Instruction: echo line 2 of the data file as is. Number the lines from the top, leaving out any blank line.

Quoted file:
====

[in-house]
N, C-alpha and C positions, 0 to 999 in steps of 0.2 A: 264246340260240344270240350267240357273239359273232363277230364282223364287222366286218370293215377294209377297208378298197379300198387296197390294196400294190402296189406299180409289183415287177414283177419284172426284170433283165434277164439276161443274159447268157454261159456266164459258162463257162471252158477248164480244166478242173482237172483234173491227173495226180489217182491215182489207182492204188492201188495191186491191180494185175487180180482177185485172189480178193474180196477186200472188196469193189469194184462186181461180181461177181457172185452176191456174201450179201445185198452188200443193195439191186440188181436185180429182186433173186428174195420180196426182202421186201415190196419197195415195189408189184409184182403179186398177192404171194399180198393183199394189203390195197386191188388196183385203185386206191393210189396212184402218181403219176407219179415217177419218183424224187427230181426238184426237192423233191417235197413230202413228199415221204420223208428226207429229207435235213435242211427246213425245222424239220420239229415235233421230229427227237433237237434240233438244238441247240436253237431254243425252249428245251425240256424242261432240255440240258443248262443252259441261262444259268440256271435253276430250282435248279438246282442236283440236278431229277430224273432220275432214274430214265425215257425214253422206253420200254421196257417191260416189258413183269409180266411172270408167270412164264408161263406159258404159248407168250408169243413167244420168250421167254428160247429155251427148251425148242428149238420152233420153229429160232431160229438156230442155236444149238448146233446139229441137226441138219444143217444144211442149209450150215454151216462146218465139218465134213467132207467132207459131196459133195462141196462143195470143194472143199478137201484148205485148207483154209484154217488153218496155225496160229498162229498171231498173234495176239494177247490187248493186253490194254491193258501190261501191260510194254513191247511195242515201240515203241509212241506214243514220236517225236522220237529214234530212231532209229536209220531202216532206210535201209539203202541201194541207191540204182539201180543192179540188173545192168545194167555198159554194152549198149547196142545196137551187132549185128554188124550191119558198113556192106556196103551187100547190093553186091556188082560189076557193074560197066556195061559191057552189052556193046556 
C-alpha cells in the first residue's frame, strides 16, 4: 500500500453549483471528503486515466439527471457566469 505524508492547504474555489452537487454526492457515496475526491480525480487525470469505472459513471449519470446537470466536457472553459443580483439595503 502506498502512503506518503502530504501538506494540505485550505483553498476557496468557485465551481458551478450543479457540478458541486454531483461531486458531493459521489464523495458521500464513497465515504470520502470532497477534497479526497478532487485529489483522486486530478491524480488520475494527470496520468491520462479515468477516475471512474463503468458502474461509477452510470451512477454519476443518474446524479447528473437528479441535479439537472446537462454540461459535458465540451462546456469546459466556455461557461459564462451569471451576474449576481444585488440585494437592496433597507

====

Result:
N, C-alpha and C positions, 0 to 999 in steps of 0.2 A: 264246340260240344270240350267240357273239359273232363277230364282223364287222366286218370293215377294209377297208378298197379300198387296197390294196400294190402296189406299180409289183415287177414283177419284172426284170433283165434277164439276161443274159447268157454261159456266164459258162463257162471252158477248164480244166478242173482237172483234173491227173495226180489217182491215182489207182492204188492201188495191186491191180494185175487180180482177185485172189480178193474180196477186200472188196469193189469194184462186181461180181461177181457172185452176191456174201450179201445185198452188200443193195439191186440188181436185180429182186433173186428174195420180196426182202421186201415190196419197195415195189408189184409184182403179186398177192404171194399180198393183199394189203390195197386191188388196183385203185386206191393210189396212184402218181403219176407219179415217177419218183424224187427230181426238184426237192423233191417235197413230202413228199415221204420223208428226207429229207435235213435242211427246213425245222424239220420239229415235233421230229427227237433237237434240233438244238441247240436253237431254243425252249428245251425240256424242261432240255440240258443248262443252259441261262444259268440256271435253276430250282435248279438246282442236283440236278431229277430224273432220275432214274430214265425215257425214253422206253420200254421196257417191260416189258413183269409180266411172270408167270412164264408161263406159258404159248407168250408169243413167244420168250421167254428160247429155251427148251425148242428149238420152233420153229429160232431160229438156230442155236444149238448146233446139229441137226441138219444143217444144211442149209450150215454151216462146218465139218465134213467132207467132207459131196459133195462141196462143195470143194472143199478137201484148205485148207483154209484154217488153218496155225496160229498162229498171231498173234495176239494177247490187248493186253490194254491193258501190261501191260510194254513191247511195242515201240515203241509212241506214243514220236517225236522220237529214234530212231532209229536209220531202216532206210535201209539203202541201194541207191540204182539201180543192179540188173545192168545194167555198159554194152549198149547196142545196137551187132549185128554188124550191119558198113556192106556196103551187100547190093553186091556188082560189076557193074560197066556195061559191057552189052556193046556 